WITH another winter approaching, along with the deathly chill of a horror State Budget, the Fremantle Street Doctor, its future always uncertain, is again struggling to make ends meet.
Black Swan Health chief Terina Grace told the Herald, with homelessness on the up and up, there’s been an explosion in demand for their services from nine to 19 clinics per week accounting for 3,000 attendances this past year.
New research out of Notre Dame University and University of Western Australia has shown Aboriginal and Torres-Strait Islanders account for 38 per cent of appointments at the clinic, compared to just two per cent at mainstream health clinics.
Many of these people, often the most marginalised with chronic illnesses, are also much shyer about approaching mainstream health services.
The research follows Black Swan Health winning a public tender in 2017 to develop a ‘sustainable’ community-led front-line service in the WA health department’s south west region to coincide with a proposed cut in its state government funding from 2019.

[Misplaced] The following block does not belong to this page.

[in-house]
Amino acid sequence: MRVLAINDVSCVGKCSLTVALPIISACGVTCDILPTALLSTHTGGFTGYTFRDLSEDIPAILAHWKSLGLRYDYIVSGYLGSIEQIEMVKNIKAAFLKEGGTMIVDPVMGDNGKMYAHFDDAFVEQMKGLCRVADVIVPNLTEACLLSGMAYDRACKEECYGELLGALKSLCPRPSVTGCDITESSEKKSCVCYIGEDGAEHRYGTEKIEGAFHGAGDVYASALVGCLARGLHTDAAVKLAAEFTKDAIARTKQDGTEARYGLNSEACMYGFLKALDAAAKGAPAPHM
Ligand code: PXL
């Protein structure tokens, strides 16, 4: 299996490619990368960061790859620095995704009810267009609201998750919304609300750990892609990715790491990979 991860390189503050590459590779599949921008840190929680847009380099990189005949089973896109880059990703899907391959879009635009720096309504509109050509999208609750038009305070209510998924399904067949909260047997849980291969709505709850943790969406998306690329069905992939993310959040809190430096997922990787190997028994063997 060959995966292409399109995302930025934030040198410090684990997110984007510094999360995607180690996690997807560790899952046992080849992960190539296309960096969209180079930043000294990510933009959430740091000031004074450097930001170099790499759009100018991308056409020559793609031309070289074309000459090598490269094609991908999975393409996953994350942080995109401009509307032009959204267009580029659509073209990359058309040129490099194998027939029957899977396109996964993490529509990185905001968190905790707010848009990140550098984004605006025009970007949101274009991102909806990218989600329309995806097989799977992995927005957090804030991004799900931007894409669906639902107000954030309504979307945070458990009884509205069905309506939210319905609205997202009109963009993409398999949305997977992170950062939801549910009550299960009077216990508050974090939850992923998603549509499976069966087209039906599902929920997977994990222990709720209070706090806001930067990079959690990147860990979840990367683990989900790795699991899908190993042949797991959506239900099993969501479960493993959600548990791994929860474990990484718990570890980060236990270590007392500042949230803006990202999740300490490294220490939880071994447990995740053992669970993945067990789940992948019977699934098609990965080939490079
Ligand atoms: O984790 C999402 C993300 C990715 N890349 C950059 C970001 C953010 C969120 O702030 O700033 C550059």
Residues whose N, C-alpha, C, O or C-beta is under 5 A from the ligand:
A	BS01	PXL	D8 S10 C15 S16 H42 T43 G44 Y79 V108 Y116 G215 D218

The new-look cost-shifting programme is meant to involve local government, other social support groups, student placements and volunteers.
In addition, the ‘sustainability’ is meant to include as much Medicare billing – from federal government funds—as possible
But instead the pilot programme has seen such a huge rise in demand and a struggle to meet the costs with donations and corporate sponsorship expected to cover the gap.
Ms Grace, ever diplomatic, conceded that only one of the two employees at each clinic is covered by Medicare.
She said the WA government had gratefully funded the Freo Street Doctor for 14 years. But after 2019 the service is expected to run “independently with Medicare funding and community support here and there”, according to Ms Grace.
In addition to a call for more doctors Ms Grace said “we are very interested (in) sponsorship, volunteers or donations from anyone in the Fremantle area who would like to contribute”, making special mention of local business Seacorp and the upcoming Soroptimist International’s art auction fundraiser on May 12.
Acting premier and WA health minister Roger Cook pledged to support the transition to the new model as did local State MP and WA child protection minister Simone McGurk who in 2016 was piling the pressure on the then Barnett Liberal government when the Freo Street Doctor was last under threat.
by ALICE ANGELONI